Doctors welcome Health Secretary’s openness on climate change action

The Doctors’ Association UK (DAUK) has welcomed the Health Secretary’s willingness to engage on further climate change action, following his response to a letter on the health impacts of the environmental crisis.

In his reply to DAUK and partners, Mr Barclay acknowledged the health risks posed by climate change and highlighted steps the government is taking to reach net zero emissions and protect nature. 

While stopping short of backing the Climate and Ecology Bill, Mr Barclay confirmed that a formal government response on the proposed legislation will be released shortly. He also invited further contact with his department on its work relating to climate change and health.

Reacting to the letter, DAUK’s Sustainability Lead Dr Matthew Lee said: “We appreciate the Health Secretary taking the time to respond and signalling openness to continued dialogue on this critical issue. Tackling the climate and nature emergency is vital for protecting public health, as we set out in our letter.

“The Secretary of State is right to highlight the action already underway. However, the science tells us more ambition will be needed across government to match the scale of the crisis. So we look forward to reviewing the upcoming government response to the Climate and Ecology Bill and taking up offers to discuss strengthening health systems’ resilience.”

The independent Bill would enshrine binding climate and nature targets in law and require a comprehensive plan to meet them. Medical organisations argue the Bill provides the framework needed to safeguard health from environmental threats. 

Dr Lee added: “We stand ready to work constructively with the Department of Health and Social Care, as Mr Barclay has invited, to ensure health is central to ambitious new policies on climate change and biodiversity loss.”


Notes to editors:

1. The Doctors’ Association UK campaigns on issues affecting the medical profession, and recently teamed up Zero Hour on the issues relating to the Climate and Ecology Bill

2. The Climate and Ecology Bill has cross-party support among MPs and peers.

3. The Health Secretary’s letter can be read in full below.

4. For press enquiries contact Lucy Stratton,

Full letter from Mr Barclay:

29th June 2023  

Dear Colleagues,

Thank you for your letter on 27th April. I fully recognise the impact climate change is having on public health and our environment. I appreciate all the work our health and care system and professionals are doing to protect health, particularly during periods of extreme weather. I assure you that I, along with the UK Government, take this issue very seriously. We continue to highlight the risks posed by climate change to health and address its impact across the UK.

As part of this effort, the UK Health Security Agency (UKHSA) has recently established the Centre for Climate and Health Security (CCHS). This centre will lead the UK government’s efforts to protect health in the context of a changing climate. The CCHS is now updating the evidence base on the health impacts of climate change. It is producing a UK-focused report, “Health Effects of Climate Change in the UK,” which will also identify research gaps and recommend actions for policy and practice where required. On 27th April 2023, UKHSA also published the Adverse Weather and Health Plan, which provides health guidance relating to adverse weather events.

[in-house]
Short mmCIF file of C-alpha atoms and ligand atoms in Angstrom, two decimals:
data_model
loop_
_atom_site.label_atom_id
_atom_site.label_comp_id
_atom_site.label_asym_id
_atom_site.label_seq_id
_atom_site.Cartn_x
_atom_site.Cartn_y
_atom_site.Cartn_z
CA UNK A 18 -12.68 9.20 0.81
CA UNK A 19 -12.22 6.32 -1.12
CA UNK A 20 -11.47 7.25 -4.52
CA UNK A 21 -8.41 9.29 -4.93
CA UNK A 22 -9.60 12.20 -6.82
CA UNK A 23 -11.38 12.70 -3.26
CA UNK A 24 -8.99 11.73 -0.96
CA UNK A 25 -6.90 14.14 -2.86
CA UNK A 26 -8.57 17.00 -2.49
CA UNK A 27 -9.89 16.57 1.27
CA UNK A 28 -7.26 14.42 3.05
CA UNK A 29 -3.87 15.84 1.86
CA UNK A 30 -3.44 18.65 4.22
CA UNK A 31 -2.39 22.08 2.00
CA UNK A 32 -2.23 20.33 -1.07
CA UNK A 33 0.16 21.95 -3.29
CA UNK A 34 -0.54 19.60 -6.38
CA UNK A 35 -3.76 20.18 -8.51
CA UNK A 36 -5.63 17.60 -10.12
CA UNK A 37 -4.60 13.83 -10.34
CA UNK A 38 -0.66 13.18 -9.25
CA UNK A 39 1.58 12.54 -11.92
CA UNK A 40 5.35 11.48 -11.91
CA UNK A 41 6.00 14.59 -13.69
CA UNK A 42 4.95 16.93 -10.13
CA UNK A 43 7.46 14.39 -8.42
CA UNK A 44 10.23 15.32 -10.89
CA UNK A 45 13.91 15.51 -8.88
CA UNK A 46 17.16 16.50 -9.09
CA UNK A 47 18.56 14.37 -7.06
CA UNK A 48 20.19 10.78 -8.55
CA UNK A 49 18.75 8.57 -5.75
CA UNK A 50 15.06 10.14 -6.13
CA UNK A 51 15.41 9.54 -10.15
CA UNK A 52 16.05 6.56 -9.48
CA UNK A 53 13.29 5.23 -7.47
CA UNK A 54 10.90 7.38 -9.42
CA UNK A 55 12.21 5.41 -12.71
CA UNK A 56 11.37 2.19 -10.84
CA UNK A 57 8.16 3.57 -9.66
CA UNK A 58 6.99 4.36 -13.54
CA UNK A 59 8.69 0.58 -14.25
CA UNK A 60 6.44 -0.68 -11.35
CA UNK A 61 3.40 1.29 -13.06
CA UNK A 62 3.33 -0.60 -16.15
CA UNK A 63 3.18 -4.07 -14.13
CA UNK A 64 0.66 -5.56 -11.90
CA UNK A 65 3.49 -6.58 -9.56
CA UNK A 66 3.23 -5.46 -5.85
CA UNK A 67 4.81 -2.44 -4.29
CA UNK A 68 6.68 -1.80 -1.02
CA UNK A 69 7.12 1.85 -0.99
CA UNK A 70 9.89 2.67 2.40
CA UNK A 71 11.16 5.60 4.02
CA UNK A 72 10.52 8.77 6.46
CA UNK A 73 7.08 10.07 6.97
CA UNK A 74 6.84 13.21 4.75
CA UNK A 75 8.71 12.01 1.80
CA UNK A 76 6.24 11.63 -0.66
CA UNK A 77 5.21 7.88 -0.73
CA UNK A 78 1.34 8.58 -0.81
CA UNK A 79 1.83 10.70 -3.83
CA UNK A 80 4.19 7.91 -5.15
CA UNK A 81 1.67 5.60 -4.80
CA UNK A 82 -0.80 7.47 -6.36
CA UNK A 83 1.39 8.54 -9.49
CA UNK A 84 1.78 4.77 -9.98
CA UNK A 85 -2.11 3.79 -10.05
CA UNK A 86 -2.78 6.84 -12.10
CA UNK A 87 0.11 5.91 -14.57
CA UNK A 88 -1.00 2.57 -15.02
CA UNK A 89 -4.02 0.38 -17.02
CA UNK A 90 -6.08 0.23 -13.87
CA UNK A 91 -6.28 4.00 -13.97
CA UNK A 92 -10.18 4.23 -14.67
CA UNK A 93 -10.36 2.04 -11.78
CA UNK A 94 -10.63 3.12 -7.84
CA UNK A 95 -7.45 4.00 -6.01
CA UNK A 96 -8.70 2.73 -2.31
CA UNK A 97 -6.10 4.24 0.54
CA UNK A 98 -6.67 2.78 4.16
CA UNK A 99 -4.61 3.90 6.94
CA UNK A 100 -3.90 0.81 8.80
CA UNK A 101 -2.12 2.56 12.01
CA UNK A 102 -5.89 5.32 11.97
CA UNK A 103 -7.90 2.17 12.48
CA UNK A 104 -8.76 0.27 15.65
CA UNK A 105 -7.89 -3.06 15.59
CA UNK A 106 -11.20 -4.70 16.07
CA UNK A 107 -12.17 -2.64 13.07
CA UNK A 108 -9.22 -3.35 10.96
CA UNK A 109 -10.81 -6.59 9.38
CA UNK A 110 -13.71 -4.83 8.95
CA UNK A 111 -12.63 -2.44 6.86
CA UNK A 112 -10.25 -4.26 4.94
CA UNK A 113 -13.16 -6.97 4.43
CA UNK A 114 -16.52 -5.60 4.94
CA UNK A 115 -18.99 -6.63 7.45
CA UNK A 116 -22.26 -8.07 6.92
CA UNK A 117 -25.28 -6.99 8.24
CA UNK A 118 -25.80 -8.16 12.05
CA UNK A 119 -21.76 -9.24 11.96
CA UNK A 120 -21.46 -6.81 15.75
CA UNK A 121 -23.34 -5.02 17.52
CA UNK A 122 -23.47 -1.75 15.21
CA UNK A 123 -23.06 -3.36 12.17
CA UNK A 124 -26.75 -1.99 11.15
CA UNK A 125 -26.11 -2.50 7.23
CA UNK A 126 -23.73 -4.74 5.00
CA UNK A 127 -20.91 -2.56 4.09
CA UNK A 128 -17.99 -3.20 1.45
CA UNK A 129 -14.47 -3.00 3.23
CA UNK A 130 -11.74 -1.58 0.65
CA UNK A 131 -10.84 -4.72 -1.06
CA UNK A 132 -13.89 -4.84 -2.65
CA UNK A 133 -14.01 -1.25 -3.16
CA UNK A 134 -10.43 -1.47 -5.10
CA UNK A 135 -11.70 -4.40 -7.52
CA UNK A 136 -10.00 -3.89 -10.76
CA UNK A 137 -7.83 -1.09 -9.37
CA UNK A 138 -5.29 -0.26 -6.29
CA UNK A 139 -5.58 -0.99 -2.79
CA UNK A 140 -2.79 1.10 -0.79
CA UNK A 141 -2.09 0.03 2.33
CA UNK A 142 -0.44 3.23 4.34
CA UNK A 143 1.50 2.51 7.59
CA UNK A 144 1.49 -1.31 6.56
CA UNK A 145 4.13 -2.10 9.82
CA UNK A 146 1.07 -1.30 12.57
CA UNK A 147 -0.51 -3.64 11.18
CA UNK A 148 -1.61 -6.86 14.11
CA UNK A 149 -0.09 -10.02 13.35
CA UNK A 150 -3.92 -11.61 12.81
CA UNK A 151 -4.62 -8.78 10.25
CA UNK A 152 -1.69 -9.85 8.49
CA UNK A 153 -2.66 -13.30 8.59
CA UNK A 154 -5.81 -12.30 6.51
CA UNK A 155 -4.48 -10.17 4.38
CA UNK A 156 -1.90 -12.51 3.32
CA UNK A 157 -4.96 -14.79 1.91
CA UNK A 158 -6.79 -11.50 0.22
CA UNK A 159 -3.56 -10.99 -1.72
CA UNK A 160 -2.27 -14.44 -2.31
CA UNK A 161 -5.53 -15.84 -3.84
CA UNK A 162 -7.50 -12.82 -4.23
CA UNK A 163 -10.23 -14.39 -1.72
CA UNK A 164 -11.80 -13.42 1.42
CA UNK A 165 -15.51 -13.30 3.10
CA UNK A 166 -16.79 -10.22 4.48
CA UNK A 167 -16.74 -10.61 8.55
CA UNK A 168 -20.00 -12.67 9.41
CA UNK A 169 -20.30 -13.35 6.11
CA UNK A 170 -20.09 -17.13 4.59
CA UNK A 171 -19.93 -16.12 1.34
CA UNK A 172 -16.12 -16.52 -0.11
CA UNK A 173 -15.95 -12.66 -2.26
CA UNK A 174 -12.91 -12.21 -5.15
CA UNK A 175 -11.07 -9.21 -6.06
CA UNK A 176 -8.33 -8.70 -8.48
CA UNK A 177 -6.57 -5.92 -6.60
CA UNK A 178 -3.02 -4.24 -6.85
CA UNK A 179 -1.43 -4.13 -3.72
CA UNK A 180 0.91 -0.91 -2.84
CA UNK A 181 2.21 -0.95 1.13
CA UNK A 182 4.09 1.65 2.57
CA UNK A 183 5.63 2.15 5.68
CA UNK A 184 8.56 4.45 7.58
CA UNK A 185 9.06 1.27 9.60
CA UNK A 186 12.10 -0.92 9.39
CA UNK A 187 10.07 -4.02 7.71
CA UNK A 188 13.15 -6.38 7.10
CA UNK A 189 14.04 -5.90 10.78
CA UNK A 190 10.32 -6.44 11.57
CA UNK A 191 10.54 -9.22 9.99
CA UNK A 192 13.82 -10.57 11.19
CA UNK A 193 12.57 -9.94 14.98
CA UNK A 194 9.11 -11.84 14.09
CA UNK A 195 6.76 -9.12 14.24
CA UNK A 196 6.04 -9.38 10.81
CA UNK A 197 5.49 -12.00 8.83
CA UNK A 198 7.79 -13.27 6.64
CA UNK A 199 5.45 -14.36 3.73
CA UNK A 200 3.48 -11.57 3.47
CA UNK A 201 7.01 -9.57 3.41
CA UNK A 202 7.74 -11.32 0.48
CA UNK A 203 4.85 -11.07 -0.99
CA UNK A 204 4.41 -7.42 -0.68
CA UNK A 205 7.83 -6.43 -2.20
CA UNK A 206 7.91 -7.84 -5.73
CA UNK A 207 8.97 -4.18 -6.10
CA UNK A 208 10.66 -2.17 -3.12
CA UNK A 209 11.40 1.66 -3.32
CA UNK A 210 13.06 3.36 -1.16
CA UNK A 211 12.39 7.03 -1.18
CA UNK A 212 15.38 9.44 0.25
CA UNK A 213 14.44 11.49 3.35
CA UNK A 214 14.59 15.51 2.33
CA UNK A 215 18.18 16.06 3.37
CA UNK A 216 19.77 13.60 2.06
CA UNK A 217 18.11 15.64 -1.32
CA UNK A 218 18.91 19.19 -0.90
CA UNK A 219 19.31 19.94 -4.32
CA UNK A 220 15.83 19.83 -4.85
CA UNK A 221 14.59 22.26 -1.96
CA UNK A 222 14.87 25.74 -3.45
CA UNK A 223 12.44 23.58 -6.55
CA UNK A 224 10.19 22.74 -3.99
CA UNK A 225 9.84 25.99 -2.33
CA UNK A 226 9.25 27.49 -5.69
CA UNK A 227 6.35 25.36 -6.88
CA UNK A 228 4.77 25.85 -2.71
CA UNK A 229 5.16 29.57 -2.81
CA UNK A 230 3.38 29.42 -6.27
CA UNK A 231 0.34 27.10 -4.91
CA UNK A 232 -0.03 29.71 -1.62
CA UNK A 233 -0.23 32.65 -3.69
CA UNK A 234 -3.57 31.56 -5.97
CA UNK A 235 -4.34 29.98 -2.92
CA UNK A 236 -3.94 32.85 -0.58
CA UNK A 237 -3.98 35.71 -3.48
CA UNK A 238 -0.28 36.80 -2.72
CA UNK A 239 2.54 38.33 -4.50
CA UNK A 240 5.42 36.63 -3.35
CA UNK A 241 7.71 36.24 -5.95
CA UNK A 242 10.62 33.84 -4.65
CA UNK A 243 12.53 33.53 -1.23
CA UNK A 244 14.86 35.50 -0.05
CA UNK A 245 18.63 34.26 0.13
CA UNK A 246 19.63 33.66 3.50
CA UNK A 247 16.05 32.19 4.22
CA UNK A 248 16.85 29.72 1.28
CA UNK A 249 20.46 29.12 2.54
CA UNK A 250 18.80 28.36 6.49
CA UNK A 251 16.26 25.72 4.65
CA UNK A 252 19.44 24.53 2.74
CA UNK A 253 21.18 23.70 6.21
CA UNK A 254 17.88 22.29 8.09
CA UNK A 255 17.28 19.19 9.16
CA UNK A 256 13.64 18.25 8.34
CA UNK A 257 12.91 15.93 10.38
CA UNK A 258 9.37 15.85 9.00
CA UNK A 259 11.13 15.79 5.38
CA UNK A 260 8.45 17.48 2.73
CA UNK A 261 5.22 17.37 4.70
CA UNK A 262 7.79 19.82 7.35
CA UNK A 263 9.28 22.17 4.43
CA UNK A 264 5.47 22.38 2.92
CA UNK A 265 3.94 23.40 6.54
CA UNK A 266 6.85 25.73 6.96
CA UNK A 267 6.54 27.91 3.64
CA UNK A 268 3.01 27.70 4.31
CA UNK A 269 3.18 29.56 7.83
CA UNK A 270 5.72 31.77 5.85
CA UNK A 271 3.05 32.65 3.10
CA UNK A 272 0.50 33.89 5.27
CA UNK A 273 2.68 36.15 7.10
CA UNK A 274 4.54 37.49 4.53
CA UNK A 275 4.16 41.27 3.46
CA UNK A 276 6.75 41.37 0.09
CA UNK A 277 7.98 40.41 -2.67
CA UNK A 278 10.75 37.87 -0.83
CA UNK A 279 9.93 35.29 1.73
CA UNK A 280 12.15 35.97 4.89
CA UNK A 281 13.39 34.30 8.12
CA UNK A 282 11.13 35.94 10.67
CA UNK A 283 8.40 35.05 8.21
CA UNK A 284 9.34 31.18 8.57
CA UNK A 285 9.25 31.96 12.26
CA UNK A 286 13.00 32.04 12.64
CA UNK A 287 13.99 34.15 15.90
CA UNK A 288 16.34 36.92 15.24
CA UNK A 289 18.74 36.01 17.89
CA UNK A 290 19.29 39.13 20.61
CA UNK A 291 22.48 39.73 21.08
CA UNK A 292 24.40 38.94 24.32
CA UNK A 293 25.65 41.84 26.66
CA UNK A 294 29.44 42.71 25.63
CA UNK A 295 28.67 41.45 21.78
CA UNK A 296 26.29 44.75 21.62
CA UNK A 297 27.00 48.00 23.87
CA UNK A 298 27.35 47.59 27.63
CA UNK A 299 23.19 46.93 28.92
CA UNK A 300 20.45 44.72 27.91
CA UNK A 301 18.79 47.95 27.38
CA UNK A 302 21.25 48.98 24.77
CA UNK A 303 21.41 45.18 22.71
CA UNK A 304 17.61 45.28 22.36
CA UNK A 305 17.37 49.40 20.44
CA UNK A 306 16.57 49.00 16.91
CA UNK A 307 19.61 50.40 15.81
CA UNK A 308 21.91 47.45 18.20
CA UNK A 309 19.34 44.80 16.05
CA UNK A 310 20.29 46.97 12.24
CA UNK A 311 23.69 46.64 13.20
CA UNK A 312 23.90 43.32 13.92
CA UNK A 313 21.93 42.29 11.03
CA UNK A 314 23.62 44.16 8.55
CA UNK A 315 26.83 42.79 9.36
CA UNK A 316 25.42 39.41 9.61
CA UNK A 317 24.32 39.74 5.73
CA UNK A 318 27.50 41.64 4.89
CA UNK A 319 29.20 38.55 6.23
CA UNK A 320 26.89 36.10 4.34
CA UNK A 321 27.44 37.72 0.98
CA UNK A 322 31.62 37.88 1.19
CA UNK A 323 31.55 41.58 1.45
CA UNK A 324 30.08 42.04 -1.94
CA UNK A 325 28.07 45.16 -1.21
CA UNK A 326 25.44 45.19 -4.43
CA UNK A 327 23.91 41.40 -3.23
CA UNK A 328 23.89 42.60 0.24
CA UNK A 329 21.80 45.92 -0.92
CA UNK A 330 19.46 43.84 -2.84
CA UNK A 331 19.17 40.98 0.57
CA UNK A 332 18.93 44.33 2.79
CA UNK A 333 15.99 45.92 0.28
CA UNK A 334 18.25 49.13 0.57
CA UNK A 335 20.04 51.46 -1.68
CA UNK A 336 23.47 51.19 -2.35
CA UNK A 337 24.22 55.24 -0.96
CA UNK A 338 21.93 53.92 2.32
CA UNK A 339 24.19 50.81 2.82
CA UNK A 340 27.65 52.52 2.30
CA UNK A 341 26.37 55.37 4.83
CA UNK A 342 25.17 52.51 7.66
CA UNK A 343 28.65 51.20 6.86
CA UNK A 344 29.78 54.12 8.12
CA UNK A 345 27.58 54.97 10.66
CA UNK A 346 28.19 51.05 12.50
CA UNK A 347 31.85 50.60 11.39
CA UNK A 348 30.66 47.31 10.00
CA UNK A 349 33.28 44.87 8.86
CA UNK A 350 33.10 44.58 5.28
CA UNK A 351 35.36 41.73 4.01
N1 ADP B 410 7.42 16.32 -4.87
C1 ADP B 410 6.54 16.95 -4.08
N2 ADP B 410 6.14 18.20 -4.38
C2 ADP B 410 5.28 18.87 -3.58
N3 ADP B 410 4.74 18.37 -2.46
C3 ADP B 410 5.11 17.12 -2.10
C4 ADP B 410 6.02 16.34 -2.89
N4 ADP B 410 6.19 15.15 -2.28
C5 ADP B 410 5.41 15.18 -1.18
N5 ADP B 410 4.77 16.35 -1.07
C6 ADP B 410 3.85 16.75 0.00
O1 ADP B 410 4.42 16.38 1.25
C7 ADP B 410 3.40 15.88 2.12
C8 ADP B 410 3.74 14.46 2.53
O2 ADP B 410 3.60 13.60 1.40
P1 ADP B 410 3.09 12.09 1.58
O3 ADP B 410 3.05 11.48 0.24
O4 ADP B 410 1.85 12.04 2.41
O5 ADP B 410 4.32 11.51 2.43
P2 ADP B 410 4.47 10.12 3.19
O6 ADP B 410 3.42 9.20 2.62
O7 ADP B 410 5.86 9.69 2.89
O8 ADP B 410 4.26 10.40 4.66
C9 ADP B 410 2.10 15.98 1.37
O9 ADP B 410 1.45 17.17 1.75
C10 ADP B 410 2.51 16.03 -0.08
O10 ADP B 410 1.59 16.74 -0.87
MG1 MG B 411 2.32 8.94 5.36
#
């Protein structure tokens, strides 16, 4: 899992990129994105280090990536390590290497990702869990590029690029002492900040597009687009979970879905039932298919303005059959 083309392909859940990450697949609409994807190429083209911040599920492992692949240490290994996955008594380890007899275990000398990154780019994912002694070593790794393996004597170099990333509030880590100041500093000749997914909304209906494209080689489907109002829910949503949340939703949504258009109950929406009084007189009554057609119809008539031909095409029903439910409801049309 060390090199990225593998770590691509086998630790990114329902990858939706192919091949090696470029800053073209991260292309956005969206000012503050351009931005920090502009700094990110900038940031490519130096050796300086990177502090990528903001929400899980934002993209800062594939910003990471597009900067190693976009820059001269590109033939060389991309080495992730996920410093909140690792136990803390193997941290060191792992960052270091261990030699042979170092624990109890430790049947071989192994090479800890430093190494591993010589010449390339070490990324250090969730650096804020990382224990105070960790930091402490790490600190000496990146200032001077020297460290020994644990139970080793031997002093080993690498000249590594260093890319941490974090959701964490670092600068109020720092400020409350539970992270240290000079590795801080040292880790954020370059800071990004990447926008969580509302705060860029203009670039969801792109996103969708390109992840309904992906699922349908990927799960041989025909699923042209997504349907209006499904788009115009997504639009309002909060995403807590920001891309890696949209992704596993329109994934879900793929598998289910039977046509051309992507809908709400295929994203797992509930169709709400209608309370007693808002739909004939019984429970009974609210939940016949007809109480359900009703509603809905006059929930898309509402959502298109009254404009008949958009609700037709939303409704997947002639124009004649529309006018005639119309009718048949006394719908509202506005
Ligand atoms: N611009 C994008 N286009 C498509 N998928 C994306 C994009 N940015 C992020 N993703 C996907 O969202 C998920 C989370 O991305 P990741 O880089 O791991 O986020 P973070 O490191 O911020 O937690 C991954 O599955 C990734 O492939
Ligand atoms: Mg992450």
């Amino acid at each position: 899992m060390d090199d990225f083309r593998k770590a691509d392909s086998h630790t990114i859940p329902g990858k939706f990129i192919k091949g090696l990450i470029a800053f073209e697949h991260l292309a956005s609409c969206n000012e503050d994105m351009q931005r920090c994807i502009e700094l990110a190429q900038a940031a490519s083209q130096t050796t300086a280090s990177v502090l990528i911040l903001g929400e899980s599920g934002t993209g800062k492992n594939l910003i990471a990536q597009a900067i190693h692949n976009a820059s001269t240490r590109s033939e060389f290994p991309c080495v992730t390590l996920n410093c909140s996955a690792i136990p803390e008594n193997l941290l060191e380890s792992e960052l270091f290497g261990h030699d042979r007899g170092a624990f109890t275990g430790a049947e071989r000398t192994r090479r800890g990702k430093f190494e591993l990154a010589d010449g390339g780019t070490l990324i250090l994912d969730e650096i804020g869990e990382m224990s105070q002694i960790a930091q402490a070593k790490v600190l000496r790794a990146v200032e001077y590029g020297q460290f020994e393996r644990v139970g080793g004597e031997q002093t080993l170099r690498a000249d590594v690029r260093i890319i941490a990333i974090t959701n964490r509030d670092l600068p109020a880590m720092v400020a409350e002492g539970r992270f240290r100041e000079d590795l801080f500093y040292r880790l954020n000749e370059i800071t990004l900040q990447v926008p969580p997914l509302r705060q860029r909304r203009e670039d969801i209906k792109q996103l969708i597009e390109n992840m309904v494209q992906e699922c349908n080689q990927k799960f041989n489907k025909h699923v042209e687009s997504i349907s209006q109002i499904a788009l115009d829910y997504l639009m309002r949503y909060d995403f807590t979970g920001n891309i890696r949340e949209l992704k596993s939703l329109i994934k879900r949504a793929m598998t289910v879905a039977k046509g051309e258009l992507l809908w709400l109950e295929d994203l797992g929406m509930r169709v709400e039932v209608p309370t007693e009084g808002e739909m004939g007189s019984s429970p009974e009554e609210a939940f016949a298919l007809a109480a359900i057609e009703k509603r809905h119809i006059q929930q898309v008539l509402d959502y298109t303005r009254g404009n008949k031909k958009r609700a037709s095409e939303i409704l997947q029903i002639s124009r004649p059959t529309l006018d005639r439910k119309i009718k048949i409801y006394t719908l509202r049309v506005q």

Additionally, my department is developing actions for the upcoming third National Adaptation Programme. This will improve climate adaptation in the health system and reduce the impact of extreme weather events. The NHS has also become the world’s first health system to commit to reaching net zero greenhouse gas emissions by 2045. The UK Health and Care Act 2022 placed new duties on NHS organisations to consider climate change in their operations, making the NHS the first health system to embed net zero in legislation.

More generally, the government is fully committed to meeting the UK’s ambitious net zero and biodiversity targets. We are reviewing the issues set out within the Climate and Ecology Bill, and a government response will be shared shortly. However, I wanted to highlight some of the UK’s current actions:

– Launching the Powering Up Britain initiative in March 2023 to leverage £100 billion of private investment. This will develop new industries, create innovative low-carbon technologies, and support up to 480,000 jobs by 2030.

– Boosting the existing £640 million Nature for Climate Fund, ensuring a total spend of more than £750 million by 2025 on peat restoration, woodland creation, and management.

– Setting legally binding targets, including halting the decline in species abundance by 2030 and creating more than 500,000 hectares of a range of wildlife-rich habitats outside protected sites by 2042.

– Delivering our carbon budgets, including the sixth carbon budget, which will formally include the UK’s share of international aviation and shipping emissions for the first time. We are also continuing our mission to replace domestic oil and gas industries with cheaper, cleaner, domestic sources of energy.

In light of the above, I don’t think now is an appropriate time for a meeting. I encourage you to review my department’s work on climate change and health and contact us for further questions. For inquiries relating to the UK’s net zero or biodiversity policies, please contact my counterparts in the Department for Energy Security and Net Zero or the Department for Environment, Food and Rural Affairs.

Yours ever,  

Rt Hon Steve Barclay MP